You probably know there is such a thing as budgeting and may even understand that its important to have a budget. But do you really understand budgeting?
Most people don’t understand budgeting
As a group of people, we Americans are known for being big spenders and poor savers. There are at least two factors that contribute to this – higher living expenses and stagnant wages. However, another cause of this may be the fact that most people just don’t understand budgeting.
Why have a budget?
There are a number of good reasons to have a budget, including…
- Relieves financial stress
- Helps you meet financial goals
- Allows planning for large purchases
- Enables you to avoid late payments through scheduling payments
- Frees up money you can designate for saving
- Allows you to create an emergency fund
- Helps structure a plan for your future
- Uncovers money you could invest
- Creates a thoughtful awareness of spending
- Increases your financial security
- Helps find hidden money you could use to pay down debt
- May raise your credit score
So why don’t people understand budgeting and its importance?
The biggest problem with budgeting is that most people think negatively about the word. The National Foundation for Credit Counseling did a study where and it found that 57% of those who responded did not understand the purpose of a budget. They thought of it as a restriction on their spending instead of as a responsible way to identify financial waste. The fact is that a budget will actually provide the framework that would allow you to take charge of your spending and direct your dollars to their best uses.
Budgeting is a plan
The best way to think of a budget is that it’s a plan for spending and saving. The way you spend your money should be a reflection of your priorities. But if you don’t have a plan, your priorities can get shoved aside in favor of urgency or what you need to do now.
Everyone needs a spending plan
Most experts feel that it’s a disgrace that budgeting has such a negative connotation. The fact is, everyone needs a spending plan. When times get difficult, it’s even more critical to have a budget. If you’re in a position where every penny counts, it’s important that you make sure you count every penny.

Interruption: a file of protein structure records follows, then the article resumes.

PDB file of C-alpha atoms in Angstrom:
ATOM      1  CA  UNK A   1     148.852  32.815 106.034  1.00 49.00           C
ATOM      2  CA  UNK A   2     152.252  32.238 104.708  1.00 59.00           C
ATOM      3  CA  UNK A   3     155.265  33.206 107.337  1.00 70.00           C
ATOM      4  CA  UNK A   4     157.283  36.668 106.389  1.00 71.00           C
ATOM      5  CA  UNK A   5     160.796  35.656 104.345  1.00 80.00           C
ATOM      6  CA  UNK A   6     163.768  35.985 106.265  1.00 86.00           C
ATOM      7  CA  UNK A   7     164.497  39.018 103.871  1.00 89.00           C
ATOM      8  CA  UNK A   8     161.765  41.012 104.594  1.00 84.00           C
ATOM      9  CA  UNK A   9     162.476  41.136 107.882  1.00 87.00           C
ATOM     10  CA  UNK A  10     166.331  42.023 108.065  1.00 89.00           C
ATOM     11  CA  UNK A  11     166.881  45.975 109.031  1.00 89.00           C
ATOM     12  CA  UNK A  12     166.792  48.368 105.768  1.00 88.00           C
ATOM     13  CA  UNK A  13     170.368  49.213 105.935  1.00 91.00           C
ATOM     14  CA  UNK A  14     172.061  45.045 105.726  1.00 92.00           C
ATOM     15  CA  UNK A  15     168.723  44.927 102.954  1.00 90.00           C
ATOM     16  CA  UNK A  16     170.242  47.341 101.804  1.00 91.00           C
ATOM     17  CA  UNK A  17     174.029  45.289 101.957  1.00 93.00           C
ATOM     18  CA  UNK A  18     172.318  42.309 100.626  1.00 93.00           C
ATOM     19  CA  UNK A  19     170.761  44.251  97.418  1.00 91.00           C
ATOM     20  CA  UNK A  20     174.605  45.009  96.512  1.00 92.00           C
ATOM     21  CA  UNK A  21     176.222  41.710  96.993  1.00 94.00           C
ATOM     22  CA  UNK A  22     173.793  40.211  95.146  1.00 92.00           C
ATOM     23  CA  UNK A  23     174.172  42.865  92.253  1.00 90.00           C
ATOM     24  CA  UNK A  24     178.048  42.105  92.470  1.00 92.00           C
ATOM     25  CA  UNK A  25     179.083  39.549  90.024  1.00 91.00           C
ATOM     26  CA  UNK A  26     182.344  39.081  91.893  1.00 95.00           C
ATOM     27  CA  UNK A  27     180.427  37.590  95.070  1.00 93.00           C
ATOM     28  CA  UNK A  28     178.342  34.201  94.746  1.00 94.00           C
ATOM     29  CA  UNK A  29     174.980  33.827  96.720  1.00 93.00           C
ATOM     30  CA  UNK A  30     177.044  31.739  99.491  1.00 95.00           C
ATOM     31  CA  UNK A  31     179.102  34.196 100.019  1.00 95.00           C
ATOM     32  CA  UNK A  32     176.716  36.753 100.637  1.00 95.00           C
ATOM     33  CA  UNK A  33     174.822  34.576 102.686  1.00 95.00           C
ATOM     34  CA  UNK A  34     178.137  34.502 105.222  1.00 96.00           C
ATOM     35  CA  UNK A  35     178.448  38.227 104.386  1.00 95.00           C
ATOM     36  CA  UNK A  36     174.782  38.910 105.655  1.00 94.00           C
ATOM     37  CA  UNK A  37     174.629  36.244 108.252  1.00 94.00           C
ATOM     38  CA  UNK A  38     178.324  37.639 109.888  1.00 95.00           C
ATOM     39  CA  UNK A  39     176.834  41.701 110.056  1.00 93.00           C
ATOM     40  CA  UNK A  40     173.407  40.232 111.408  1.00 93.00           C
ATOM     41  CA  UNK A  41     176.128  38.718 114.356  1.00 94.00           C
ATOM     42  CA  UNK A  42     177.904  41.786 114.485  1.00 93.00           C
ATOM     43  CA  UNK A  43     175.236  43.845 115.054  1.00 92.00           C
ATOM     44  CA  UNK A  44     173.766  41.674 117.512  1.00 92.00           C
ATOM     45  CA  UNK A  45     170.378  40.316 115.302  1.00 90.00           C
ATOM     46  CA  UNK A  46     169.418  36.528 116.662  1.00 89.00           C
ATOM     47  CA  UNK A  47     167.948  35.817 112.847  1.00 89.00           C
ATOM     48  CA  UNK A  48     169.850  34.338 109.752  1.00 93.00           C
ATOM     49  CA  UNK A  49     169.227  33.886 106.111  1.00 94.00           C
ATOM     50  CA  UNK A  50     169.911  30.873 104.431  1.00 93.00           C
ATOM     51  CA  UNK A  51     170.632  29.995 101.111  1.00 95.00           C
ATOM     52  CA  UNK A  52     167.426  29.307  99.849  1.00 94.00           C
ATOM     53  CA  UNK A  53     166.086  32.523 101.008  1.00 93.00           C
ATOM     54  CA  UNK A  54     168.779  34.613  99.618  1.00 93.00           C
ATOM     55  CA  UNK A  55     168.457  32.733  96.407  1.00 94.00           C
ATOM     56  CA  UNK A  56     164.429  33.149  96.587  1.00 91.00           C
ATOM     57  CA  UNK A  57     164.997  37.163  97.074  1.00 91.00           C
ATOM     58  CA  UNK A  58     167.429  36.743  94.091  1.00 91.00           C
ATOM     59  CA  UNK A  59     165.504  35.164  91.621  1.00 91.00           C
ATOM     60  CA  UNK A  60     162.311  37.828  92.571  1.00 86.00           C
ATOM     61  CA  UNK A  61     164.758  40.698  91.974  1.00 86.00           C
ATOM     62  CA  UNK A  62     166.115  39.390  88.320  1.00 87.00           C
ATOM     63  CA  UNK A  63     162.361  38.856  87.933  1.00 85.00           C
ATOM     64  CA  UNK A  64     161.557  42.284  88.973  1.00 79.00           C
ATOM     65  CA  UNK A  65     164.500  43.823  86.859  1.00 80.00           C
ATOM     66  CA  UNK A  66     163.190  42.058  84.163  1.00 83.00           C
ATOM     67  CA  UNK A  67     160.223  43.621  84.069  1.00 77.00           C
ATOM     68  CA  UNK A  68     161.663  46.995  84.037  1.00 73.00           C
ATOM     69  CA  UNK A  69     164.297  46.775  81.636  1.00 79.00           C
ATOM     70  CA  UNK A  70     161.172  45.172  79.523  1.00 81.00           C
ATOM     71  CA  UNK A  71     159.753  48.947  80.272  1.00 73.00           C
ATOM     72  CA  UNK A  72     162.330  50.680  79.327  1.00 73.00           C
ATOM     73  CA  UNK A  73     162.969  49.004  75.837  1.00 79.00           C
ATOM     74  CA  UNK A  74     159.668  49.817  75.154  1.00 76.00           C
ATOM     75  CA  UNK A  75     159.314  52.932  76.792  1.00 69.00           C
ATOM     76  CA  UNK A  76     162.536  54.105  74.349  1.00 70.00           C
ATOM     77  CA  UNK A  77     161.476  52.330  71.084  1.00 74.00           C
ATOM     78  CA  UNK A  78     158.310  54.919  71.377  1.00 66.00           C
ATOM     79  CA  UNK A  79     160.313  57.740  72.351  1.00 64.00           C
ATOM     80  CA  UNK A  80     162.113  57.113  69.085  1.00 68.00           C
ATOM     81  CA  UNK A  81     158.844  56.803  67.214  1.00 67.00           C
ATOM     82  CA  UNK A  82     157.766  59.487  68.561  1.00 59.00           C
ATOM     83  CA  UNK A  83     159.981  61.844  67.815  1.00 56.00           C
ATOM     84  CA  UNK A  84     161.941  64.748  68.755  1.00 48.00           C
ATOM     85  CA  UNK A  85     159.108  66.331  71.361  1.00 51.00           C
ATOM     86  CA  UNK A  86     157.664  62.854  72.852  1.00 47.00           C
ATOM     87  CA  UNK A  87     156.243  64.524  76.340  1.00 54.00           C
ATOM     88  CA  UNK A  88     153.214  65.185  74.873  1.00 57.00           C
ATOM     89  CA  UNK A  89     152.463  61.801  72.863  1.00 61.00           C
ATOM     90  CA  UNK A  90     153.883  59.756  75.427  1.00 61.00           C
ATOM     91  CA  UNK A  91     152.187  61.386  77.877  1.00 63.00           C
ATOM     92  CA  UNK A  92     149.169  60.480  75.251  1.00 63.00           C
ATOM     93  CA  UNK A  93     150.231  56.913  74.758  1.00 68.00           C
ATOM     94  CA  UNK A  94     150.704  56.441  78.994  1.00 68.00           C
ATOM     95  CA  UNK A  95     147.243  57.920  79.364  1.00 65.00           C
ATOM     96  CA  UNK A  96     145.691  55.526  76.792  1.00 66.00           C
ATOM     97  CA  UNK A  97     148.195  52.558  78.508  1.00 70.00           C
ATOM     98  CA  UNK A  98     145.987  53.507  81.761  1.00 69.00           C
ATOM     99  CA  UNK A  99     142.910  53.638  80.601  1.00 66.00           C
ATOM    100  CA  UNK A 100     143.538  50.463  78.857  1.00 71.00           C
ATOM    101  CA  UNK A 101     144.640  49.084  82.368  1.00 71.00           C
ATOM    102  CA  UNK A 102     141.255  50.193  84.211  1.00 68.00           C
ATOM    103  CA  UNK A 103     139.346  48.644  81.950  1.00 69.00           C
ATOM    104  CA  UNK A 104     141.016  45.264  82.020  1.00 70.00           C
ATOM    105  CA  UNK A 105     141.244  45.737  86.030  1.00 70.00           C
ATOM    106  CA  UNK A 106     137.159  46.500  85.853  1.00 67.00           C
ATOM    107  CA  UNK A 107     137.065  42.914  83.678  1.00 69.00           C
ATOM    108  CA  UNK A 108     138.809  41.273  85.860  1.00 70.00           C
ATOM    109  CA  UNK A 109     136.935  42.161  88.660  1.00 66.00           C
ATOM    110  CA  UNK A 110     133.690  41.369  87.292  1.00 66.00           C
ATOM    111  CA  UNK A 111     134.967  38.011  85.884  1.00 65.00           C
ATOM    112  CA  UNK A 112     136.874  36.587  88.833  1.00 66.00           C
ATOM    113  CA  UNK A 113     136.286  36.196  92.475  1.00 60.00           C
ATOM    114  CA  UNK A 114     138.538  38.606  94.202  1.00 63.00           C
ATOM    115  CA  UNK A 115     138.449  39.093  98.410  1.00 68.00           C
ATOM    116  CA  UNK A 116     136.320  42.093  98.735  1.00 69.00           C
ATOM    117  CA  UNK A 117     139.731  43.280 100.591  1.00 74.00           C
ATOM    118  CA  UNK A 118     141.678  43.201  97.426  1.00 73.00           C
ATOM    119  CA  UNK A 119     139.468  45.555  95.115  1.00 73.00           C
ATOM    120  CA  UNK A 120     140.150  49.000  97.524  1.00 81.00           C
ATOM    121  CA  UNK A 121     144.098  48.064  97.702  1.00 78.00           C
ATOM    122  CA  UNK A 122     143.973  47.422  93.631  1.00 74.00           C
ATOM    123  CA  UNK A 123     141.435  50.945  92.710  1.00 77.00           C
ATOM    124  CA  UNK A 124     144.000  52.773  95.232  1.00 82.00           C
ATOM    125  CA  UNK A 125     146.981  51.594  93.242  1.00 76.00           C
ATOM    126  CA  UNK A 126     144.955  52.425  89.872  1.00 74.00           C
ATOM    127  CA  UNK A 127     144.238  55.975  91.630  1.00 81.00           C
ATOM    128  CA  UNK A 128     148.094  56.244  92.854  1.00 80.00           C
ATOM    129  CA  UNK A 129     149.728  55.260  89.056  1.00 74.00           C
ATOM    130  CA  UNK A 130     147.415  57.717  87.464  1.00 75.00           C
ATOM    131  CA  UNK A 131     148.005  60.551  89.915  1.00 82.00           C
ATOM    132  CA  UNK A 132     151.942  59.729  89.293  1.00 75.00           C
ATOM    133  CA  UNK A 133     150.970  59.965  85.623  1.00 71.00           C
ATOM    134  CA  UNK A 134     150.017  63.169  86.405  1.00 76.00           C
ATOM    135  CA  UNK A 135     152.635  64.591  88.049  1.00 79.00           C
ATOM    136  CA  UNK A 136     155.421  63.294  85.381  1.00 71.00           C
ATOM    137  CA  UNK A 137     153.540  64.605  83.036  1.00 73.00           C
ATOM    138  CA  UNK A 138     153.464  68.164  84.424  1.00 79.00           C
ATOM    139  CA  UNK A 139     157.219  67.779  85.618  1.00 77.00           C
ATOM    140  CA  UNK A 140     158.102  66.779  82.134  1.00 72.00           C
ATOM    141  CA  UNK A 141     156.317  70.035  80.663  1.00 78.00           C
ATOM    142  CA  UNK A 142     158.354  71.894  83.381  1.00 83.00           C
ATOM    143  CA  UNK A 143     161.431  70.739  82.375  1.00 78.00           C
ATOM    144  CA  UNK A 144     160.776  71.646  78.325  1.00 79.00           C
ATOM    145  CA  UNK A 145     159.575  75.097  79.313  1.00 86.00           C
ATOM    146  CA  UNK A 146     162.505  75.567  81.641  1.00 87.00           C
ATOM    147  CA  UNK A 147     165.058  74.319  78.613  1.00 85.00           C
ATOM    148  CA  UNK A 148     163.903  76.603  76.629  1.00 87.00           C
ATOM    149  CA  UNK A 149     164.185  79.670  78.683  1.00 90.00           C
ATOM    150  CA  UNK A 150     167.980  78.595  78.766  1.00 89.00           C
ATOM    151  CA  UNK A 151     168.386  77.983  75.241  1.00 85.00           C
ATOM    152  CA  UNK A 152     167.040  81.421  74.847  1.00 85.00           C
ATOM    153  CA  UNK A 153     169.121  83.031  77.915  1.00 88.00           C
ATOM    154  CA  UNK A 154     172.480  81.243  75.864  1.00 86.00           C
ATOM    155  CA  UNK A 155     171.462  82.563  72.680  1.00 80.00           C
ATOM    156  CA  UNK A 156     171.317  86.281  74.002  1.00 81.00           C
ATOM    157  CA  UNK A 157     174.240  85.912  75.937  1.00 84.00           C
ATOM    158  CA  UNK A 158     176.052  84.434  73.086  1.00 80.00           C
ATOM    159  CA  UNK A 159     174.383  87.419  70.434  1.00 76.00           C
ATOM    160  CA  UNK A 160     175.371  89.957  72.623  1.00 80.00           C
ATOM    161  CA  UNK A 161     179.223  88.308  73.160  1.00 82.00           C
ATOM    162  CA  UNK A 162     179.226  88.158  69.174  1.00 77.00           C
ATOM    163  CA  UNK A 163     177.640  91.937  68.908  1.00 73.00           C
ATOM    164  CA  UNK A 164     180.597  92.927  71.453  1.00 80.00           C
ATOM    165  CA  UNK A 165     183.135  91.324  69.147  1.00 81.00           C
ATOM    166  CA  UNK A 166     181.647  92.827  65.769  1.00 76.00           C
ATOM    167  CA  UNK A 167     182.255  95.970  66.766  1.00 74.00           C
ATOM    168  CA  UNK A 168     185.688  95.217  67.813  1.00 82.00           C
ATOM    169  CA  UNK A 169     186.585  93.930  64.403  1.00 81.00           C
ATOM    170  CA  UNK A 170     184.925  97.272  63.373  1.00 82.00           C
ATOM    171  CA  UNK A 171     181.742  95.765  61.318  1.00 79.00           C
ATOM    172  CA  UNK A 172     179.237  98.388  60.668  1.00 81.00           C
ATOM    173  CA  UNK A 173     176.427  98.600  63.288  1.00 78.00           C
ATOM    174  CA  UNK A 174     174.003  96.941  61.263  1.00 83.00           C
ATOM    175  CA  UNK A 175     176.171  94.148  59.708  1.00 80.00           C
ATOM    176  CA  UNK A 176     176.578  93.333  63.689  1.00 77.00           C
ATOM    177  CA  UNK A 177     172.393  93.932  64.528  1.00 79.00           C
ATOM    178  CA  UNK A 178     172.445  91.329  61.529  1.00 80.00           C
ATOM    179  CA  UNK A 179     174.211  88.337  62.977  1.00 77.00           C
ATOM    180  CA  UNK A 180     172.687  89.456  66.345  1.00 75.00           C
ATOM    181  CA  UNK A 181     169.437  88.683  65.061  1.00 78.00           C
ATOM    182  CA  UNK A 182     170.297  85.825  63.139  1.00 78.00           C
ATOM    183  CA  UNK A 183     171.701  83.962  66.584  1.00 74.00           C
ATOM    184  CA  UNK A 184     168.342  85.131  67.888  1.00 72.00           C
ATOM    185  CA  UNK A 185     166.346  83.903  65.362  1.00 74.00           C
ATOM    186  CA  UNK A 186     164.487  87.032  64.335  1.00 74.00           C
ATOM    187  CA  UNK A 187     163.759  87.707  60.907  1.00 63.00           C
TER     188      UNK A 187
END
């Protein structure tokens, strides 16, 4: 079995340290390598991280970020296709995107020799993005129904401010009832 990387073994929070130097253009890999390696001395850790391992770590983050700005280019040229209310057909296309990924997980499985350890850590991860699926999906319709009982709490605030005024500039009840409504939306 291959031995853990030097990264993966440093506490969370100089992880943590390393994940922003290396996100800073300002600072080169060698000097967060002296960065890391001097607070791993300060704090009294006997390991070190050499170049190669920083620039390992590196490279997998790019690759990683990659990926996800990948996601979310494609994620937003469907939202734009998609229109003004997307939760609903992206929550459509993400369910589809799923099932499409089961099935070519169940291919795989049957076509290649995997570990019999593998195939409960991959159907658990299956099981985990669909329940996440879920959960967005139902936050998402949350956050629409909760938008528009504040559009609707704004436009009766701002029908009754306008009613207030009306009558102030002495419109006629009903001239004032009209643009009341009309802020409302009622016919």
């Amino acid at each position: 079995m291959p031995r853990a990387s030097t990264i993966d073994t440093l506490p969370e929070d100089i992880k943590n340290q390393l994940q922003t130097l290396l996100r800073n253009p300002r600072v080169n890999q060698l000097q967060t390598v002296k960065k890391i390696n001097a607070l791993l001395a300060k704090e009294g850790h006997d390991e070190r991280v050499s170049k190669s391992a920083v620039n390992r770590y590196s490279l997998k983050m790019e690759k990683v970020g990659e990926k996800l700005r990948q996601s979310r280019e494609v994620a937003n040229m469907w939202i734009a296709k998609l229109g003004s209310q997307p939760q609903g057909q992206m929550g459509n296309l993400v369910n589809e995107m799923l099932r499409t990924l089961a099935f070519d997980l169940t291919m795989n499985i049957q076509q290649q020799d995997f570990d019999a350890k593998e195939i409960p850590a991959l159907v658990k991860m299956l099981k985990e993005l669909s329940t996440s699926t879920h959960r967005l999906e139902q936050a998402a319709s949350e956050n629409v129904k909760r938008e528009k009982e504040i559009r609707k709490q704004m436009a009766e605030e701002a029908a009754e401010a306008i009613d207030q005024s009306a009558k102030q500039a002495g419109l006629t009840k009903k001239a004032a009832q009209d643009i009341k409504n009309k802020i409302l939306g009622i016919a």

Only 24% of Americans
According to the website Bankrate.com, only about 24% of us have enough money put aside to cover our expenses for six months. The even worse news is that 50% of us do not have enough savings to get through three months, and 27% have zero emergency savings.
How to get started budgeting
Now that you know the importance of having a budget, you need to get started. The best way to do this is by tracking your spending for at least 30 days so you’ll know where your money’s going. There are a number of good and free smart phone apps that can help you do this almost painlessly. Once you have tracked your spending for those 30 days, you will need to categorize it. Again, your smart phone app should be able to help you do this. For example, Mint.com will track your spending, automatically categorize it and then help you develop a budget. It’s available for use on just about any smart phone and desktop computer. The beauty of Mint is that it will also put all of your financial information together into one place – including your checking account, savings account, bill payments and investments.
You Need A Budget
Another very popular way to create and stay on a budget is the software program You Need A Budget (YNAB). It’s available for use on any PC as well as an iPhone, iPad or Android phone. YNAB will not do everything that Mint will do but is a crackerjack way to develop and stick to a budget. It costs $39.99 but includes free, live classes to help you gain control of your finances. Here’s a short video with information from YNAB.
Once you know where your money’s going, you need to find better ways to direct it. That’s a sort of round about way of saying you need to find ways to reduce your spending so you could use the money you free up to save or invest. To do this you will need to carefully review all your spending categories and then take an axe to each. Don’t think of any category as “untouchable.” You should be able to make cuts in every one of them, including even housing and transportation. You might not like to think about this but you could move to a less expensive house or apartment or sell that gas-guzzling SUV and get a used hybrid.
Be sure to also set goals
It’s also important to have goals. In fact, people who try to budget without having any goals rarely succeed. When you have goals – whether short- or long-term – it’s easier to stay motivated because this will allow you to see the progress you’re making towards achieving them, which can be a powerful stimulus for staying on track. For example, let’s assume that one of your short-term goals is to take a cruise that will cost $3000. If you save $150 a month towards that goal, you would be able to see that you’re becoming closer and closer to that dream cruise each month.